About two in three Californians are very (27 percent) or somewhat (38 percent) worried COVID-19 will hurt their family’s finances. Similar shares were very or somewhat worried about financial impacts in April (75 percent) and July (71 percent). Today, lower-income Californians are somewhat more likely to be very worried (38 percent incomes under $40,000; 32 percent $40,000 to under $80,000; 18 percent $80,000 or more). Latinos (39 percent) are much more likely than Asian Americans (26 percent), African Americans (24 percent), and whites (19 percent) to be very worried.
“The pandemic is continuing to have a disproportionate impact on Californians with lower incomes and on Latino households,” Baldassare said.
Many lower-income households faced a range of economic challenges in the last 12 months. Among households with incomes under $40,000, 43 percent had someone in their household with reduced work hours or pay (42 percent $40,000 to under $80,000; 36 percent $80,000 or more). In addition, 42 percent cut back on food to save money (27 percent $40,000 to under $80,000; 12 percent $80,000 or more).
One-third or more of lower-income households report receiving unemployment (36 percent), not being able to pay a monthly bill (36 percent), having difficulty paying rent or mortgage (35 percent), or being laid off (35 percent) in the past year. Similar shares report using a food bank (43 percent) and receiving food stamps (38 percent).
Most employed Californians (82 percent)—including those earning less than $40,000 (79 percent)—are satisfied with their jobs, but lower-income workers are less likely to have key job benefits.
“Less than half of lower-income workers report having a job that offers them health care, retirement savings, and education or training,” Baldassare said.
Californians have an unfavorable outlook for the state’s economy in the next year and beyond. Three in 10 (31 percent adults, 30 percent likely voters) expect good times financially for California in the next 12 months. Less than half (40 percent adults, 41 percent likely voters) expect good times during the next five years, while majorities (59 percent adults, 58 percent likely voters) expect periods of widespread unemployment or depression.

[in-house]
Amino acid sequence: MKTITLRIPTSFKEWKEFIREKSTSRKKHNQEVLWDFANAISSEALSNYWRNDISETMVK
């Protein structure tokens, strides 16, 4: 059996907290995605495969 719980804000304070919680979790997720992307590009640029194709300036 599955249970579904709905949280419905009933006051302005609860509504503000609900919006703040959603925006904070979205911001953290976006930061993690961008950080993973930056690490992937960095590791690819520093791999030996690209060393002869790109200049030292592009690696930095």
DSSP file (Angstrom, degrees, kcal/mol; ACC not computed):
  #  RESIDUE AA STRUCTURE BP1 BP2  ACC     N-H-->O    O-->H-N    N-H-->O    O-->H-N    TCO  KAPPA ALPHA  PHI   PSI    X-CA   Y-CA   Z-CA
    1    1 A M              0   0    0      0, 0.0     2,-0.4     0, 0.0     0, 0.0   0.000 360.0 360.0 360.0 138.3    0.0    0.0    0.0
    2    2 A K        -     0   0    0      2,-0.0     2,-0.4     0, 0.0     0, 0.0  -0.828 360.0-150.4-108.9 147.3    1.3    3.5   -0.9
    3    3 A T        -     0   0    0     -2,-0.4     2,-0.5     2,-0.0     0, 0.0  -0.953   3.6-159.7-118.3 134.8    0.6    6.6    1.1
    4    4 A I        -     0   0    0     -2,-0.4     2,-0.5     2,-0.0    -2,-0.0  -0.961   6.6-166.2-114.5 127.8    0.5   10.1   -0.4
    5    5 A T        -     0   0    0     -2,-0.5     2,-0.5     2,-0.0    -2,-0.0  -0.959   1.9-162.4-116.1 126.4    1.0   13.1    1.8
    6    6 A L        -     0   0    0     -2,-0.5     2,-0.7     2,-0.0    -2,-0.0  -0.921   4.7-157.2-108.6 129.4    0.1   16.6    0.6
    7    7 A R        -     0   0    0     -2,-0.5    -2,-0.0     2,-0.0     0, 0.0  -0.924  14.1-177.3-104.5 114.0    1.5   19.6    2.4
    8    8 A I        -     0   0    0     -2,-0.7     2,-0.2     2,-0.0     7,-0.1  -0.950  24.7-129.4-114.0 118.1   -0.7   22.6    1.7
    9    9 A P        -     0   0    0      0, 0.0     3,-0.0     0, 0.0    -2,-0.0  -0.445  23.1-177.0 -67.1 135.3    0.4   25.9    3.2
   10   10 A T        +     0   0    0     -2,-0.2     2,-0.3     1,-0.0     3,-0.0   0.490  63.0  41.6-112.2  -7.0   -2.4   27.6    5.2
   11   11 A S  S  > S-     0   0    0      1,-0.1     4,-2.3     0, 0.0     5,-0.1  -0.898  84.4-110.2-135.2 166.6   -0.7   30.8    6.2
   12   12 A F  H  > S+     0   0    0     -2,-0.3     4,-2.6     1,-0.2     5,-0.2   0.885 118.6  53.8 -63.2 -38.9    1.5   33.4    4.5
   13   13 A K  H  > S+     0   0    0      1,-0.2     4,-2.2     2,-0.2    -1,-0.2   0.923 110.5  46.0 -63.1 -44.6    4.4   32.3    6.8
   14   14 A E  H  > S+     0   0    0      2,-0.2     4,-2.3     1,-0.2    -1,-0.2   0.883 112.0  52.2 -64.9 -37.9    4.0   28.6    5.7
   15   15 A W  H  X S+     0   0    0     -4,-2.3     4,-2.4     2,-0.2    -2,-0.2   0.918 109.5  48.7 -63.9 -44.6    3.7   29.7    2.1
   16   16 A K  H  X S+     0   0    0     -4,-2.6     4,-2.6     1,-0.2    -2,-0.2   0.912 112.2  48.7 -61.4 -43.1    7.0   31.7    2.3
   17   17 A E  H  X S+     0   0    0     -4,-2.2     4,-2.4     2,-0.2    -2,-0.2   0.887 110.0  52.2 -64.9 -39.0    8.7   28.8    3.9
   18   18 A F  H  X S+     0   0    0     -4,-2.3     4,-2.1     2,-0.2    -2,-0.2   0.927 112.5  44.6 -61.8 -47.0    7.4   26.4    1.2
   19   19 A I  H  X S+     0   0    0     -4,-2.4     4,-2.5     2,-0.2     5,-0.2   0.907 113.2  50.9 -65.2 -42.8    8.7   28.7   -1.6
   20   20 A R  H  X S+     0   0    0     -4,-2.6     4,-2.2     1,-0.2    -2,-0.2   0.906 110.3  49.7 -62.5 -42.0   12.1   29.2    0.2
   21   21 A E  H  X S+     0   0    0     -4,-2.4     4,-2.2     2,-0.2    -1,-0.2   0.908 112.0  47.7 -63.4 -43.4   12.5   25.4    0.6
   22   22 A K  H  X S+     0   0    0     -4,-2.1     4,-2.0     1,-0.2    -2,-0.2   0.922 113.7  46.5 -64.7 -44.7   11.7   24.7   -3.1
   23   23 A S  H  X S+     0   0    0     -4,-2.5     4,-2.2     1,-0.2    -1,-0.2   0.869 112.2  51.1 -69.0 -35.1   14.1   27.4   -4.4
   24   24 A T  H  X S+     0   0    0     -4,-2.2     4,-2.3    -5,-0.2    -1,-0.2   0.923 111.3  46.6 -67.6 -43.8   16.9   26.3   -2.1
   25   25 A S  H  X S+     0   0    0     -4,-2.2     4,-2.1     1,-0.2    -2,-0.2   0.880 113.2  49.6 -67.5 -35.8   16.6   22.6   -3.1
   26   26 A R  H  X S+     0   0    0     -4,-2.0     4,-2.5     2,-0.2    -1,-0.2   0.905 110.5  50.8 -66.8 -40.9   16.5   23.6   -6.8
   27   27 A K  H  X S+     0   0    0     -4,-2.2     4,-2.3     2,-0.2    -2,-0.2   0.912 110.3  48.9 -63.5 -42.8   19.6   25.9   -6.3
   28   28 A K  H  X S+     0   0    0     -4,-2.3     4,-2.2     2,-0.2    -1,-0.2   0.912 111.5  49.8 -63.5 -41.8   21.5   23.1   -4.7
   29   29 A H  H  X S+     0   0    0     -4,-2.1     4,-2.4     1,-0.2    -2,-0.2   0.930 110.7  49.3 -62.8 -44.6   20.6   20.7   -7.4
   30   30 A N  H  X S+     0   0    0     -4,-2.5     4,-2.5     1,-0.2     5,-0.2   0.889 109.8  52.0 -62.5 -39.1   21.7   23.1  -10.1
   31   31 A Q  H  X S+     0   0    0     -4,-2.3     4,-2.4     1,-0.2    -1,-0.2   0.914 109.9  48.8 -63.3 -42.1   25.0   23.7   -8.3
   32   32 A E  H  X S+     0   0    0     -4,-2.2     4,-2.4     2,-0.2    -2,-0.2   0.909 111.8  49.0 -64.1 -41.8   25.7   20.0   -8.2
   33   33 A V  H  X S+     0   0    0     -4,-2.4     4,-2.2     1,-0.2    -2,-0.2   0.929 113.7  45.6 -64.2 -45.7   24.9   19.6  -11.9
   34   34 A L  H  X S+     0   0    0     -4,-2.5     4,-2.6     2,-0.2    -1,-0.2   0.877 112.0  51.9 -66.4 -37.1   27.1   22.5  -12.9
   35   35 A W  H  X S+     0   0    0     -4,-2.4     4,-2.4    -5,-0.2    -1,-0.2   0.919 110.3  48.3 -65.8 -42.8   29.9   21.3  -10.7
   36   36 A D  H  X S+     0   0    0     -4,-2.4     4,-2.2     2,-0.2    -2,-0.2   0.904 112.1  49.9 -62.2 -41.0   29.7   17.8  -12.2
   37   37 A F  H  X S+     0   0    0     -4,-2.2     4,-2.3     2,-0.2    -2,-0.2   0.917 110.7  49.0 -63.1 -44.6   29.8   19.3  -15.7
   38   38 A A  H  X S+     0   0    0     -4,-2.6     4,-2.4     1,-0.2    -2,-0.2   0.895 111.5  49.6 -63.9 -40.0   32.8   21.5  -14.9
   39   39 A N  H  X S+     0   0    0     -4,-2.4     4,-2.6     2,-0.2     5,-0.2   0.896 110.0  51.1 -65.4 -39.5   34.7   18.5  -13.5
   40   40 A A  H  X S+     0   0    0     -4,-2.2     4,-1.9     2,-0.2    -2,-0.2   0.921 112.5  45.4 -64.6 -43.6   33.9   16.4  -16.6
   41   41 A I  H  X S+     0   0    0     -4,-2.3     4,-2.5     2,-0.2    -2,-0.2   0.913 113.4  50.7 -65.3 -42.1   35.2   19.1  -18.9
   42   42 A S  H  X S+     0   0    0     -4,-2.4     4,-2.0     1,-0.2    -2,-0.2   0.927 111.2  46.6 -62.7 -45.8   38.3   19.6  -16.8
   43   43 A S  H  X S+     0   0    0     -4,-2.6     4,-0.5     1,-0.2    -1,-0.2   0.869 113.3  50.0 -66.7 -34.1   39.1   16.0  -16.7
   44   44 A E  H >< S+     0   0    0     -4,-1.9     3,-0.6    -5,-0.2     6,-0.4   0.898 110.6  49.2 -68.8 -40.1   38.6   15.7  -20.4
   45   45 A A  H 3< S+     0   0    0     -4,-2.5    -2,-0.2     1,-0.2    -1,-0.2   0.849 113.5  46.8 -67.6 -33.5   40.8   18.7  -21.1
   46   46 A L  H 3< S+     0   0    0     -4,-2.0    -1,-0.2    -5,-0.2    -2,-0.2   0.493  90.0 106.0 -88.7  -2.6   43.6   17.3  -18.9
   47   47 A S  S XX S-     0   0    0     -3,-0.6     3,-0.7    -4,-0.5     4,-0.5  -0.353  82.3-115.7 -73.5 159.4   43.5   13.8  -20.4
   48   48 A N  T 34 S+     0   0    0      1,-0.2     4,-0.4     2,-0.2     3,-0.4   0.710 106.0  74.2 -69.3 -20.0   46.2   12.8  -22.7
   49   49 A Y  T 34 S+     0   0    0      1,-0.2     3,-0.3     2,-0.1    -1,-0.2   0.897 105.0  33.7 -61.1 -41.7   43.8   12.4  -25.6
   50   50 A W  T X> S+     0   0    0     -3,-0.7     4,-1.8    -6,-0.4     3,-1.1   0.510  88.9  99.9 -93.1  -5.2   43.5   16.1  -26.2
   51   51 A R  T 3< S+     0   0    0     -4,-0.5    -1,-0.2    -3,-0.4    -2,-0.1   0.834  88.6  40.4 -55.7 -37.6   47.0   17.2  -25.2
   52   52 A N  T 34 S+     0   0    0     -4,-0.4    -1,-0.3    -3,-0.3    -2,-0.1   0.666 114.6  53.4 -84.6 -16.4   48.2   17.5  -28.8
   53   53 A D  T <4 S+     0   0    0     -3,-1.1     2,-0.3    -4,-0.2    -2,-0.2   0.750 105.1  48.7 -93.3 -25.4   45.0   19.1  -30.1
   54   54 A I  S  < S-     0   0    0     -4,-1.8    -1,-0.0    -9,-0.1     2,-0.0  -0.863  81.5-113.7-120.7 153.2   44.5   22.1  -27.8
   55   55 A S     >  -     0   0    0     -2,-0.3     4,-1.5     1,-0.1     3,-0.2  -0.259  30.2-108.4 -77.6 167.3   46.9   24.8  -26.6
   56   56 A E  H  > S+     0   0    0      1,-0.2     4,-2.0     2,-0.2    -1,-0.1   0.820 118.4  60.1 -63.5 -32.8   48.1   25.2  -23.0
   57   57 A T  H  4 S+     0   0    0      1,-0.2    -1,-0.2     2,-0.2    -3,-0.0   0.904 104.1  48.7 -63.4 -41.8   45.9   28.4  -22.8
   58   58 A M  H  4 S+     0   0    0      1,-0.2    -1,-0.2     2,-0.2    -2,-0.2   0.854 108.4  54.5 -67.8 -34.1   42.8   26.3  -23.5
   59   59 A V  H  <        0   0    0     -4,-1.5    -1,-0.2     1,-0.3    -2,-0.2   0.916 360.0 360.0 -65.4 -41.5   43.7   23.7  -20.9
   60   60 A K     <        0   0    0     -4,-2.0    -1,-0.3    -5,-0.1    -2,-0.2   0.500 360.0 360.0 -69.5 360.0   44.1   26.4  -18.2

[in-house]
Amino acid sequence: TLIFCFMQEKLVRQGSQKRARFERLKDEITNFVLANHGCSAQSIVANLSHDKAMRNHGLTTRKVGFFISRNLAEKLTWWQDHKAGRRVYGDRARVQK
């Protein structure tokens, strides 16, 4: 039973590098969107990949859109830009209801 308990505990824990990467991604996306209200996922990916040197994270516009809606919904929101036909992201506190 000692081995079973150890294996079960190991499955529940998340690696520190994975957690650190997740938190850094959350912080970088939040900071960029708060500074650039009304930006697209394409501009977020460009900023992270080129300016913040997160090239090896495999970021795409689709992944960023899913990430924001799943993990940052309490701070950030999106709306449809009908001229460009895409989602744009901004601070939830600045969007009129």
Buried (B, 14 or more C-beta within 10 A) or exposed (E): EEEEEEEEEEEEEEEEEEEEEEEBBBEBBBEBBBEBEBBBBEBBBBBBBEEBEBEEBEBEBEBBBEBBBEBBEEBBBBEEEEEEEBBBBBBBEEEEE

“Californians have a gloomy economic outlook, and one in four are seriously considering leaving California due to a lack of well-paying jobs in their region,” Baldassare said.
Asked about a number of policy proposals to improve economic well-being, Californians expressed the most support for increasing public funding for job training programs so that more workers have the skills needed for today’s jobs.
Other proposals to increase economic well-being also have the support of most Californians. These include increased funding for child care serving lower-income working parents (78 percent adults, 76 percent likely voters), a government health insurance plan similar to Medicare (77 percent adults, 75 percent likely voters), expanding the Earned Income Tax Credit (73 percent adults, 72 percent likely voters), free college tuition (66 percent adults, 59 percent likely voters), and eliminating college debt (65 percent adults, 60 percent likely voters).
The Californians and Their Economic Well-Being survey is supported with funding from the James Irvine Foundation.
The findings presented are based on responses from 2,325 California adult residents.